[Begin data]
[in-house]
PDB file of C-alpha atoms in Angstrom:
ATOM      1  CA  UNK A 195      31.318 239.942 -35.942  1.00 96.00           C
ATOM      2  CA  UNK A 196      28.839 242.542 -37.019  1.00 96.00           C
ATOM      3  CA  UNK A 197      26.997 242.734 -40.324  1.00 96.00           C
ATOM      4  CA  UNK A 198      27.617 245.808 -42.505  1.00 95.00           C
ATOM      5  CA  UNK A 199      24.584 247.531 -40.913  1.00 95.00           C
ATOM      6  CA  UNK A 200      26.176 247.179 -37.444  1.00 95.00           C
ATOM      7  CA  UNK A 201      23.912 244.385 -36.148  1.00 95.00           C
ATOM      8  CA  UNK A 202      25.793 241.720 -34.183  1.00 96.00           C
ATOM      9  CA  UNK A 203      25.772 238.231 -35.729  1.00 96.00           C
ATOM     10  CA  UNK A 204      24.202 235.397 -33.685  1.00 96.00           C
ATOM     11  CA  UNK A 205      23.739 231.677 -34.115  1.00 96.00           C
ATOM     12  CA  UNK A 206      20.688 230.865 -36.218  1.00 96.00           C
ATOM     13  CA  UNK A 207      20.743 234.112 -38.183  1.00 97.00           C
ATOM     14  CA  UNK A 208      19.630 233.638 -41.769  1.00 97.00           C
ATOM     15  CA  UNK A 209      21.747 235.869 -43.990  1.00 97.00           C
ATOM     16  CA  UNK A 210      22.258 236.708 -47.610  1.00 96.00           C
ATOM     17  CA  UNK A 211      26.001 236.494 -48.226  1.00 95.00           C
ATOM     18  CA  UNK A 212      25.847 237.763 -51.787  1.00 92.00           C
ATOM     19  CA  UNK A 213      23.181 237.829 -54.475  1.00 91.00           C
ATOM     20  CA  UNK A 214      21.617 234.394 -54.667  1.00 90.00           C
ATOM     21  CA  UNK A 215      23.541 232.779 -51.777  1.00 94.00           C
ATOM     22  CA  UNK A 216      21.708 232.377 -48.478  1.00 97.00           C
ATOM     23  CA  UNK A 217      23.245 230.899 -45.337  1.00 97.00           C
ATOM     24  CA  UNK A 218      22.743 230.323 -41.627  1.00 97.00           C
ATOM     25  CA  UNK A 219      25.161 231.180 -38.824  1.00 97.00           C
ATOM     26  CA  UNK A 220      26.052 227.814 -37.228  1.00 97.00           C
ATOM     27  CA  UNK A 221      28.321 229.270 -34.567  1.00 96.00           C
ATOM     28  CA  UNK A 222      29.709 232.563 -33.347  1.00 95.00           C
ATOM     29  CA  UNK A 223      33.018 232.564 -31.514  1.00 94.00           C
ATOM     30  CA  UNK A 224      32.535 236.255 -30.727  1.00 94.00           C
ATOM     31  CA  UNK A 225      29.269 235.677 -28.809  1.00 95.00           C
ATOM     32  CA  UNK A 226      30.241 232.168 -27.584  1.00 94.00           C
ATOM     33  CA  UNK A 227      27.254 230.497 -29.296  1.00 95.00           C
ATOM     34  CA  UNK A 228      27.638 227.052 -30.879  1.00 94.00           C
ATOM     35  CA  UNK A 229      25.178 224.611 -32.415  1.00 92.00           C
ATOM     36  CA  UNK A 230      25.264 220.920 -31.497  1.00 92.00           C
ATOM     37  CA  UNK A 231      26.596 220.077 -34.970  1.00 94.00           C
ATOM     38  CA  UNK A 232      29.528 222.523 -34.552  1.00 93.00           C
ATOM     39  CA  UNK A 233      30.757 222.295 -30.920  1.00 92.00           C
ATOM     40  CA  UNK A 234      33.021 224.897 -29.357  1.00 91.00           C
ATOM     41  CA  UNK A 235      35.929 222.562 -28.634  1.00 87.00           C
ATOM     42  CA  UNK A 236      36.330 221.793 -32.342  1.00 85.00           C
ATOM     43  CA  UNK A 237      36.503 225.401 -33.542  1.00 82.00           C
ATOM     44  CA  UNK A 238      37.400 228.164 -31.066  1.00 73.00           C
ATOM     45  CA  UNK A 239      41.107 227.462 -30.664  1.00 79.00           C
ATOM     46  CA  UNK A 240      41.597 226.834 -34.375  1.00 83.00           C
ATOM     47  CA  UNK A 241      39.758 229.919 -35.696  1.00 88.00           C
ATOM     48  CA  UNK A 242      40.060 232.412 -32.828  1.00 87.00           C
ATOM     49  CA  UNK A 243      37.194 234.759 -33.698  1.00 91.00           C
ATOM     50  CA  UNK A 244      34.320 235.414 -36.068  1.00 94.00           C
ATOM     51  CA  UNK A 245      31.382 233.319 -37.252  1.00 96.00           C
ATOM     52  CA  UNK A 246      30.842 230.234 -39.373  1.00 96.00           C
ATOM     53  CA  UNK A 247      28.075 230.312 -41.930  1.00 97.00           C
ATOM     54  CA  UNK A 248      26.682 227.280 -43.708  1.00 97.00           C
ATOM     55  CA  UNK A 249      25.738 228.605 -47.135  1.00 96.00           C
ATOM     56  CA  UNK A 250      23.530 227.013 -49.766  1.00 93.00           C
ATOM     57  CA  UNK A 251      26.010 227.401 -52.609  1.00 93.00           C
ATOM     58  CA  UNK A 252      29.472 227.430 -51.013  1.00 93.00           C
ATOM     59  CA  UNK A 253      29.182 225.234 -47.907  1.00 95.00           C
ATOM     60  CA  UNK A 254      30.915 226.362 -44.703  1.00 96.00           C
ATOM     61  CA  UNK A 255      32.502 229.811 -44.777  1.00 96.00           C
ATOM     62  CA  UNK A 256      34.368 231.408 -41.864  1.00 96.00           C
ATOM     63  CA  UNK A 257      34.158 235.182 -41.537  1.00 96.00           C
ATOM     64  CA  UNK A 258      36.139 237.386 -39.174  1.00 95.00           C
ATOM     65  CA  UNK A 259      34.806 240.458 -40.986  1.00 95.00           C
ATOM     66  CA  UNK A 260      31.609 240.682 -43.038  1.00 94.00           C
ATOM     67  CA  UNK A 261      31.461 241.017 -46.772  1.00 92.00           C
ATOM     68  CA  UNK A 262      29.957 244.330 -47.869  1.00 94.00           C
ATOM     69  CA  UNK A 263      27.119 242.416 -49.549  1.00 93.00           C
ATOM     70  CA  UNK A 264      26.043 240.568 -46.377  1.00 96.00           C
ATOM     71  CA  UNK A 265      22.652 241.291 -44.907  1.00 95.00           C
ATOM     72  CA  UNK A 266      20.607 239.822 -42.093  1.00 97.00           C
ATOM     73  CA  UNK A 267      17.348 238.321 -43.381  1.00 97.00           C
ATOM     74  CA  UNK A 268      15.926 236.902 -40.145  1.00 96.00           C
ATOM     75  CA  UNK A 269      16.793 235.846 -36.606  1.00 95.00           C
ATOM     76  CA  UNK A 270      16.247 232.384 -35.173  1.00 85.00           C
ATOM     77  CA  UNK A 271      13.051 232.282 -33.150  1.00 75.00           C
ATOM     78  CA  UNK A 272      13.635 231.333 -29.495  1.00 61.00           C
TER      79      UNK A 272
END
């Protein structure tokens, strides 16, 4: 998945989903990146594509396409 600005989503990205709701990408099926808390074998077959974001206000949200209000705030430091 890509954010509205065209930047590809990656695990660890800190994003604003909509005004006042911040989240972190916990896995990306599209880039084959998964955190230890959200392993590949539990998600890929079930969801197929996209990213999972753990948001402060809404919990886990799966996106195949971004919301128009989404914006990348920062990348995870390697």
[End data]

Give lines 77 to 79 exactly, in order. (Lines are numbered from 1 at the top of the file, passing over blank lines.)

ATOM     75  CA  UNK A 269      16.793 235.846 -36.606  1.00 95.00           C
ATOM     76  CA  UNK A 270      16.247 232.384 -35.173  1.00 85.00           C
ATOM     77  CA  UNK A 271      13.051 232.282 -33.150  1.00 75.00           C